In California, property subject to a trust can be partitioned, though with some additional wrinkles to the regular partition process. Because trusts can often involve successive estates with future and present property interests, litigants should take care to understand the law regarding trusts before beginning such an action.
At Underwood Law Firm, our attorneys are more than familiar with partitions and the complexities such lawsuits can entail, particularly when trusts are involved. With our attorneys at your side, you can be sure that we will best assist you in achieving your litigation objectives.
What is trust property?
Trusts are a special type of legal device (usually one used for estate planning) that allows for an asset, like property, to be held and transferred. The “trustor” is the individual who creates the trust and places the asset into the trust for a specific purpose.
Commonly, parents who own a home will be the “trustors” that place their property into the trust for the benefit of their children so that the house will be passed to them upon death. The children in this example are the “beneficiaries.” They are the ones who receive the trust assets upon the occurrence of a condition or conditions.
Lastly, there is the “trustee.” Trustees are those individuals who manage the trust and ensure it’s being carried out according to the trustor’s wishes. Those wishes are typically codified into a writing called a trust agreement that all parties to the trust must abide by.
Why does trust property complicate partition actions?
Partitions are lawsuits that split up the property between multiple co-owners so that each can take their equity out of the home. The prototypical partition is that between unmarried partners or business partners. Both own equal shares, but only one wants to end the relationship and take their money out. Partitions enable this to happen, usually ending with a court-ordered sale of the subject property.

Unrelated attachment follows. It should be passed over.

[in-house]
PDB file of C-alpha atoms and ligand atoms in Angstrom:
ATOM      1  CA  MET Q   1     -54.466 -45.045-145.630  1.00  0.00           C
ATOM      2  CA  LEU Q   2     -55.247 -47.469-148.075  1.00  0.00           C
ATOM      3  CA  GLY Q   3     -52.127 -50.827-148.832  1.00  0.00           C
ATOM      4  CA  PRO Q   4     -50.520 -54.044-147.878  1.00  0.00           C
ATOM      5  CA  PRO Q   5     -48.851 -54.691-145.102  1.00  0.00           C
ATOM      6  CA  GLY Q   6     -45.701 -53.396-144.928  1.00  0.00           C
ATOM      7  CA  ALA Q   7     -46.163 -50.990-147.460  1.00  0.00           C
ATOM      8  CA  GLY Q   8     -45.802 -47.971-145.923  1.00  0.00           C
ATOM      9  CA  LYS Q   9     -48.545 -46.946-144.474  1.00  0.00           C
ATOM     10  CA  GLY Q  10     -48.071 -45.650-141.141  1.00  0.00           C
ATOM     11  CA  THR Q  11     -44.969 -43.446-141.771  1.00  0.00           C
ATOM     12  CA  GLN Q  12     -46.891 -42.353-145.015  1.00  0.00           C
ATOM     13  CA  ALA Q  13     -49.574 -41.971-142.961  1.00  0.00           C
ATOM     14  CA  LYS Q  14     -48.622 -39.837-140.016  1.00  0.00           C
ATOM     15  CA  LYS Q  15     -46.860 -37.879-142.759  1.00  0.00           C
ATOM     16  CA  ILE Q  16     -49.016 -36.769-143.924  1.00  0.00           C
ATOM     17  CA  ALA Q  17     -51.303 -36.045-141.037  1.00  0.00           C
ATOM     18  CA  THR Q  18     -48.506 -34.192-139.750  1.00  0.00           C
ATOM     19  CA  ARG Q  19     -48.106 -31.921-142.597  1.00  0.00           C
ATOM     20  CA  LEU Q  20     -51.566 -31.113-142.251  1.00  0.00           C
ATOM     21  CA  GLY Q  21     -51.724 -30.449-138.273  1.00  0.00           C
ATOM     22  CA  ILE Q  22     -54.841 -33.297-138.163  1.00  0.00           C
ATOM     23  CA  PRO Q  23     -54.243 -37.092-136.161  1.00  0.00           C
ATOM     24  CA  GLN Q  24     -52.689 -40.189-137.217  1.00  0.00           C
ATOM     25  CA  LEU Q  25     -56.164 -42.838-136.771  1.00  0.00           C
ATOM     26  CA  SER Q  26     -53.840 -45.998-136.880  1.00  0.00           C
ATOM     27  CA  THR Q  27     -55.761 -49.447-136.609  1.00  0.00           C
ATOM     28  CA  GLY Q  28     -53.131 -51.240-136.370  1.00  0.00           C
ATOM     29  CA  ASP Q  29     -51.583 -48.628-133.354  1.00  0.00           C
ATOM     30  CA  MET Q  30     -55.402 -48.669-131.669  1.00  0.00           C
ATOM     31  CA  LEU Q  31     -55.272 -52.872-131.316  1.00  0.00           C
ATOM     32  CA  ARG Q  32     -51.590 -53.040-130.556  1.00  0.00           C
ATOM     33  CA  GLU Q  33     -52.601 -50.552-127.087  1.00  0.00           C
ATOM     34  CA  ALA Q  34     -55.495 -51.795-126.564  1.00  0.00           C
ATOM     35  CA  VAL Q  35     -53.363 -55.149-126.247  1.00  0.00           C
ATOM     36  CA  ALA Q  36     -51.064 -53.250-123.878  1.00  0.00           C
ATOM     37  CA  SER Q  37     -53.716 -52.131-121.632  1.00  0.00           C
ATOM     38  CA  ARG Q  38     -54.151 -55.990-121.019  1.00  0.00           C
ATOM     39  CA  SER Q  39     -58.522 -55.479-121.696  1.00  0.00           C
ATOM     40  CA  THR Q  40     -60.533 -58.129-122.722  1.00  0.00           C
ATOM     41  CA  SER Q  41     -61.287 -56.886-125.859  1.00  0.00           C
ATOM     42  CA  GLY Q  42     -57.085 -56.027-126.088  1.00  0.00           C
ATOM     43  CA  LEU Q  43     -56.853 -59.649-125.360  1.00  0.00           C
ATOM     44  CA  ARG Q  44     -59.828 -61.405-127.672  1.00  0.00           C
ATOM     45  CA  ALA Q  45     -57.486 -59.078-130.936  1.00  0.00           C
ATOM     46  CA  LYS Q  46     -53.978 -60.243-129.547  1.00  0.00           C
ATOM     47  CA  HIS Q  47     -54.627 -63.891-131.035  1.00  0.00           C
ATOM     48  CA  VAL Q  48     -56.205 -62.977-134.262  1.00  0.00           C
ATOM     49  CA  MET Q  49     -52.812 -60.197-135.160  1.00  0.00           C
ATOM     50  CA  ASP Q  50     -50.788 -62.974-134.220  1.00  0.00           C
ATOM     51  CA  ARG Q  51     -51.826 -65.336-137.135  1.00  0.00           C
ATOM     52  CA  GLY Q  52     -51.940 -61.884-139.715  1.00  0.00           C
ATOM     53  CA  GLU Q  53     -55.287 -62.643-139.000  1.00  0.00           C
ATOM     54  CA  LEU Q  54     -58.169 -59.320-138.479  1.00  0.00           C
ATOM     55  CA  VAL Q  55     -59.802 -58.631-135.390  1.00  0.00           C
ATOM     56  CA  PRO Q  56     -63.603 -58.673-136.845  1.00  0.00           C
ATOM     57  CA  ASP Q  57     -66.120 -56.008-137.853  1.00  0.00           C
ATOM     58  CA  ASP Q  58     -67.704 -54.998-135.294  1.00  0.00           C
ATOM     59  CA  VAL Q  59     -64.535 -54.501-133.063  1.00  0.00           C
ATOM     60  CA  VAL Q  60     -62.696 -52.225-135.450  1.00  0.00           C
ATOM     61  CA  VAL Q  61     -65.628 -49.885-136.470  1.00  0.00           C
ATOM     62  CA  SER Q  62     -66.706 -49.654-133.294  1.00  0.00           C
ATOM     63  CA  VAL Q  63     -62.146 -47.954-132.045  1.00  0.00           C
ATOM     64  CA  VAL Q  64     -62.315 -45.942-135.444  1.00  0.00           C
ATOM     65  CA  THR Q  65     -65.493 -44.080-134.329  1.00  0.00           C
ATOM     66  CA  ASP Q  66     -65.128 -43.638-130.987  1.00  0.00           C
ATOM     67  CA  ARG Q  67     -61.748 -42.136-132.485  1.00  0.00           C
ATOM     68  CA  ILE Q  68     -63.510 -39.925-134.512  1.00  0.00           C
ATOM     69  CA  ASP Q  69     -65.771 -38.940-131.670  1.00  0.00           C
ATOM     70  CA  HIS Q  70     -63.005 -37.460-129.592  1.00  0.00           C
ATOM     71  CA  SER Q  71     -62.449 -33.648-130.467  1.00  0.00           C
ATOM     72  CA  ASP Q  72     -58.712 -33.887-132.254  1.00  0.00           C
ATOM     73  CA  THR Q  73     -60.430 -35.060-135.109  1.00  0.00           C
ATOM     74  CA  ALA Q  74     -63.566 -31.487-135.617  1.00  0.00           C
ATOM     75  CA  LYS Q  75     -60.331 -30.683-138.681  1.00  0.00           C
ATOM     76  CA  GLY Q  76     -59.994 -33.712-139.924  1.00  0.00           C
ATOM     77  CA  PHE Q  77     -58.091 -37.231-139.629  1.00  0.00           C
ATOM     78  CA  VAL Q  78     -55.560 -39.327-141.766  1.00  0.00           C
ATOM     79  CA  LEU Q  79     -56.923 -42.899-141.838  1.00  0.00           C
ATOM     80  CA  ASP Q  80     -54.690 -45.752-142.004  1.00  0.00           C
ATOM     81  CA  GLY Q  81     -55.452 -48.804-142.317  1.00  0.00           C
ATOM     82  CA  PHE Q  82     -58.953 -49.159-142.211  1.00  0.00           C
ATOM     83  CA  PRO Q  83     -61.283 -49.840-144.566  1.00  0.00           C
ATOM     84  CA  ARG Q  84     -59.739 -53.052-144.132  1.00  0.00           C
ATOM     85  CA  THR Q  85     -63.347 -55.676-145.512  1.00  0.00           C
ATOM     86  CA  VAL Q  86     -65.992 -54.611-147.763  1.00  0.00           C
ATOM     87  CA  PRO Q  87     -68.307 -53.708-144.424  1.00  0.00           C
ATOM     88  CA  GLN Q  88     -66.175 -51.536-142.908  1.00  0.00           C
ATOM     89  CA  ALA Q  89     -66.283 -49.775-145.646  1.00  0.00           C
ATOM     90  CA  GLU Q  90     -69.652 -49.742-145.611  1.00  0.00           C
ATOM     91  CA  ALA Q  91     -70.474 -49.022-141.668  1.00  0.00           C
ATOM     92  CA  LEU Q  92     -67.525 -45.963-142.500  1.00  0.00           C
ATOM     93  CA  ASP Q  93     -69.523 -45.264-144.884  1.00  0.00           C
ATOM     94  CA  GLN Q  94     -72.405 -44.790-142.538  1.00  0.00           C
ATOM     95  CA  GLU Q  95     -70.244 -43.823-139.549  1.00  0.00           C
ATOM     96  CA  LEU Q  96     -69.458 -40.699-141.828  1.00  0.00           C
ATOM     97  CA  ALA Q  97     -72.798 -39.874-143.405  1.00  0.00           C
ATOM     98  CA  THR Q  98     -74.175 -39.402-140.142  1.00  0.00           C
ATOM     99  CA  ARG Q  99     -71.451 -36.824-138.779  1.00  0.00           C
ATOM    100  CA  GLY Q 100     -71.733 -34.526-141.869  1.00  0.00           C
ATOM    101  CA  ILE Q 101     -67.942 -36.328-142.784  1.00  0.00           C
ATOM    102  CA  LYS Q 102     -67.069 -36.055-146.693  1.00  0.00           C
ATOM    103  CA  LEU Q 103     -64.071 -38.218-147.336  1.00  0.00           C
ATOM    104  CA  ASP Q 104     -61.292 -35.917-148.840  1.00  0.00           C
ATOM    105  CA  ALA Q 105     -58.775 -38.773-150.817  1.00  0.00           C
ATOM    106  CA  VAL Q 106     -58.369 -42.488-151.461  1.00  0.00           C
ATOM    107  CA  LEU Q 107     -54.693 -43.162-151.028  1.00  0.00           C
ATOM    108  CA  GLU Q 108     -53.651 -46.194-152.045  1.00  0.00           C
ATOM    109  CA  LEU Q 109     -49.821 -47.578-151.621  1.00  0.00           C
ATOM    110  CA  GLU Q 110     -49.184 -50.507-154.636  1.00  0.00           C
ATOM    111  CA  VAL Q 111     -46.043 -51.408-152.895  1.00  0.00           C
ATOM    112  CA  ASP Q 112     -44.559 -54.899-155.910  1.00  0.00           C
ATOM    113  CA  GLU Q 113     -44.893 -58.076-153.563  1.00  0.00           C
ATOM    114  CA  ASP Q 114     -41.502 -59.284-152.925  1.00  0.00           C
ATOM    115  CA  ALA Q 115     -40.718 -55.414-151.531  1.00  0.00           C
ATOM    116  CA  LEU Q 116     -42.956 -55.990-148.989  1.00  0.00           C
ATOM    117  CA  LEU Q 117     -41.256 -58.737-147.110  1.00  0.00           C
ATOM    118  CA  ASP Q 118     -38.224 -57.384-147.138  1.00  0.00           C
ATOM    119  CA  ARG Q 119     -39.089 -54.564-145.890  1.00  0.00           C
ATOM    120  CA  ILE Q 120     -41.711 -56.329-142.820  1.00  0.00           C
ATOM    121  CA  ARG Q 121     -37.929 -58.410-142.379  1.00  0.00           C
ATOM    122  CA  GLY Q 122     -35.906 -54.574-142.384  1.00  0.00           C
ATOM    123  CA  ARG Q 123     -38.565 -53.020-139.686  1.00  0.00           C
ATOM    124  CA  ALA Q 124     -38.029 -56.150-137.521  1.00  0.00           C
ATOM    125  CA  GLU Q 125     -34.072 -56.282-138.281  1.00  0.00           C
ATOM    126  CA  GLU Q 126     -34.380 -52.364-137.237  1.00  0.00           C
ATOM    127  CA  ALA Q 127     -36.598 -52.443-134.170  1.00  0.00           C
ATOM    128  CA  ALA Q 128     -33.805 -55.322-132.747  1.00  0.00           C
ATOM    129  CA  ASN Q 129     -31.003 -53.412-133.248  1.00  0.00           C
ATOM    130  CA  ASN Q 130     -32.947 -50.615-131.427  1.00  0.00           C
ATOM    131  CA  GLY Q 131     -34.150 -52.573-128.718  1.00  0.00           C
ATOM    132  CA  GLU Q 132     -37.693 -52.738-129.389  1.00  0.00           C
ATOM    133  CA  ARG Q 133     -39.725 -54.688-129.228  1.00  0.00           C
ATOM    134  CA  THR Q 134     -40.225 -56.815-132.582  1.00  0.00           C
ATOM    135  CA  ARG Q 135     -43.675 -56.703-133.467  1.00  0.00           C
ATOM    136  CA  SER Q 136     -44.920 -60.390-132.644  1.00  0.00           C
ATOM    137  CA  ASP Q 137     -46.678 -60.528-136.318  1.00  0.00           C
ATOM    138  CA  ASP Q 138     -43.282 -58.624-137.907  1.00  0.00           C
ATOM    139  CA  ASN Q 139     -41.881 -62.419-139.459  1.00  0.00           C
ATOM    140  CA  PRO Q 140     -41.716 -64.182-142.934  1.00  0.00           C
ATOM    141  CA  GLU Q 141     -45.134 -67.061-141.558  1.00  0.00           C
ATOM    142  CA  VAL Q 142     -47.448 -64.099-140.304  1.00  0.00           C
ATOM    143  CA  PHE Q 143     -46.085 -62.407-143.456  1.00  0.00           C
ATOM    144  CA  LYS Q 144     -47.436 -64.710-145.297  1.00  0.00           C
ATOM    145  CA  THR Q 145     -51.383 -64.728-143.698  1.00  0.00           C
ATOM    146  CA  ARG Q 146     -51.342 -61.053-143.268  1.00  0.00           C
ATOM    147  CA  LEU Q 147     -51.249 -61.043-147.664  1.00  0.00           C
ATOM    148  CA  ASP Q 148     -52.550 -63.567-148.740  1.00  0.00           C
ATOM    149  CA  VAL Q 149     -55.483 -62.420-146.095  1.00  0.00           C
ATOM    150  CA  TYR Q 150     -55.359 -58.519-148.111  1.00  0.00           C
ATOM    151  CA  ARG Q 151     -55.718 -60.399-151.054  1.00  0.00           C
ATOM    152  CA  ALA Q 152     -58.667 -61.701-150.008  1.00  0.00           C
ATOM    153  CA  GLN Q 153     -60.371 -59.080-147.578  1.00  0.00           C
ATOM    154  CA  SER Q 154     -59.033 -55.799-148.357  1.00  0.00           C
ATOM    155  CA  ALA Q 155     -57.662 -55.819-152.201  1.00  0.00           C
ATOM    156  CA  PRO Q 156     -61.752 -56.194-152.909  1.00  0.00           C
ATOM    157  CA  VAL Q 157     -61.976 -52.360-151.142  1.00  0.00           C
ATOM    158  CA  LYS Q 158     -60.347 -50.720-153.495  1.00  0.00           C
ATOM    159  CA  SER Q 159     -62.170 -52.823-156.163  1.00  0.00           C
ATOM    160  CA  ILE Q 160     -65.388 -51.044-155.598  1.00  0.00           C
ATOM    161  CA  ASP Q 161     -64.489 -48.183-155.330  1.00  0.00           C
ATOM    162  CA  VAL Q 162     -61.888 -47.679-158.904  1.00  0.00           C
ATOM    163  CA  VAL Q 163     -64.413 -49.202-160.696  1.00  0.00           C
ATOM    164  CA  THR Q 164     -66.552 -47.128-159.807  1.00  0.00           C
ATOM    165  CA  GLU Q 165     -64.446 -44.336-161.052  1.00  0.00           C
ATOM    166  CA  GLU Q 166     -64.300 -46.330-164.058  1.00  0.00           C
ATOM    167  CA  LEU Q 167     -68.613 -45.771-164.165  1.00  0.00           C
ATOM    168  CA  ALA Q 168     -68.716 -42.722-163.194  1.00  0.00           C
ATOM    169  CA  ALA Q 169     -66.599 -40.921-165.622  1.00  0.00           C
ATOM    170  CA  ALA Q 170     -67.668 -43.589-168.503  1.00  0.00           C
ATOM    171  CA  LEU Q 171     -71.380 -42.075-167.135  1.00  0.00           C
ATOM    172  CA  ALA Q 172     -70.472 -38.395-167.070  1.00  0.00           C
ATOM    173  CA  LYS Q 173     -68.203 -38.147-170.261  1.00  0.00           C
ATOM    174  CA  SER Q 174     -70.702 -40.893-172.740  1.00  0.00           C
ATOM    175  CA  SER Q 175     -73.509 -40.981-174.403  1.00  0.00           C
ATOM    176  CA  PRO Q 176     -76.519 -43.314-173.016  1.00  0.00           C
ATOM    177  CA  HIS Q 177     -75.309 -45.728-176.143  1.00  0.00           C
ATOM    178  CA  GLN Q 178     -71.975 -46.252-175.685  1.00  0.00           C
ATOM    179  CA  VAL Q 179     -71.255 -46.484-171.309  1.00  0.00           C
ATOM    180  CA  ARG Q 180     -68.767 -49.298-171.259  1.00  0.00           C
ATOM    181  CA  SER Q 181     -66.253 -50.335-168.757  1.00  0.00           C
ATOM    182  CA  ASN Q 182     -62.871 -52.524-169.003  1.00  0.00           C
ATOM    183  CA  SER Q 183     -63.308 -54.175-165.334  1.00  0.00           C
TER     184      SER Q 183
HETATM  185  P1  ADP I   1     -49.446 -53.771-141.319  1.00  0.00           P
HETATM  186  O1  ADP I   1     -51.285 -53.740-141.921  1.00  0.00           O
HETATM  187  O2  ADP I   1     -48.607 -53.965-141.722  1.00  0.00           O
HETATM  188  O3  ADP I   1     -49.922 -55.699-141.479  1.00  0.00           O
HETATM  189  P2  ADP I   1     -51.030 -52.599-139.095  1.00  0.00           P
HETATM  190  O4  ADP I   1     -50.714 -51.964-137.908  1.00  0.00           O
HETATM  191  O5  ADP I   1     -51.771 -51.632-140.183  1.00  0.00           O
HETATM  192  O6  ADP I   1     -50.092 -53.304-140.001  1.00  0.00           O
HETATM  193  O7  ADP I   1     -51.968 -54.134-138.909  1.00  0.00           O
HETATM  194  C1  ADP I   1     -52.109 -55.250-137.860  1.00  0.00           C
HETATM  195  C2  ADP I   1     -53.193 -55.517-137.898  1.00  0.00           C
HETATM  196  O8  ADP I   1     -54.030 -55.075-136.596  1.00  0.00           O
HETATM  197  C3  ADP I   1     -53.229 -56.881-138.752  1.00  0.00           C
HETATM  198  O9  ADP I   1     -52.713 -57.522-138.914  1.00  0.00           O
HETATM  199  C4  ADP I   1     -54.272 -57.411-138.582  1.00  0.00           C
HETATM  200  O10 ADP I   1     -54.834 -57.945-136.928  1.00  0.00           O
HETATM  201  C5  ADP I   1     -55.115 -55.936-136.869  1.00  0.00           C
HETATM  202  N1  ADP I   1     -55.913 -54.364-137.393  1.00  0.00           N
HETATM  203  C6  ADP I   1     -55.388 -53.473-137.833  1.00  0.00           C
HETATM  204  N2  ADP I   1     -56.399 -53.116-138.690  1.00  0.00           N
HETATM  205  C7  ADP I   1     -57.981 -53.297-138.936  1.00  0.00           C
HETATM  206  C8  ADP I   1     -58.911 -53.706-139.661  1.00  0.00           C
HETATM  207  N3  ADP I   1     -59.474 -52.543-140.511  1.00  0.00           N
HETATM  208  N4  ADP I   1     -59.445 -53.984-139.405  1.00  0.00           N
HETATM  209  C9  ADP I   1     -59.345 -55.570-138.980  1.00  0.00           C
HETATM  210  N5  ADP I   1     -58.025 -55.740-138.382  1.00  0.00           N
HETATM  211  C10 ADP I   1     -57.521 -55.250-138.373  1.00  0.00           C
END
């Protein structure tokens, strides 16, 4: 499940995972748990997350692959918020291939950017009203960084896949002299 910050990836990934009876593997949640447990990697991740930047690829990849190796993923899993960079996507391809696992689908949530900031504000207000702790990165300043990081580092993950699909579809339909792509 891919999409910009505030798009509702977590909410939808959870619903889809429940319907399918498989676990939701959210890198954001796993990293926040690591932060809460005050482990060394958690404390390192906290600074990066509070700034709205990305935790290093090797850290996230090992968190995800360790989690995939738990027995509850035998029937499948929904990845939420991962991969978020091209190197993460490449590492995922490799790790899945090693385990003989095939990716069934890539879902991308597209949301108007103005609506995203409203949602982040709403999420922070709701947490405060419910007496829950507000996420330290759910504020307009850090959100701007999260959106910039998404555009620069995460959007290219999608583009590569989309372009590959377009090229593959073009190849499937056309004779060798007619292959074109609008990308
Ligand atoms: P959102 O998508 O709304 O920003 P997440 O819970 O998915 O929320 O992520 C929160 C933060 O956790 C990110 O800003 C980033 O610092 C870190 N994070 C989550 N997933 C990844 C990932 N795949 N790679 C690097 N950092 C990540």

The presence of a trust changes this calculus. This is because a trustee typically holds the property for the benefit of another. (Estate of Yool (2007) 151 Cal.App.4th 867, 874.) If this is the case, then successive (rather than concurrent) property interests may be involved, and the right to partition will only be upheld if it’s in the best interest of the parties. (CCP § 872.710.)
Do courts have the ability to partition property subject to trust?
Yes. The partitions statutes touch directly on the court’s jurisdiction when trust property is involved in the litigation. According to Code of Civil Procedure section 872.840, “where a property or an interest therein is subject to an express trust, the court may, in its discretion, order that the property be sold.”
This statute allows the court to proceed with a partition action and even order its sale or division, provided that it is feasible and equitable to do. Put another way; this section gives the court the power to use its sound discretion in determining whether, under all the facts and all the evidence, the property should be partitioned. (Richmond v. Dofflemyer (1980) 105 Cal.App.3d 745, 758.)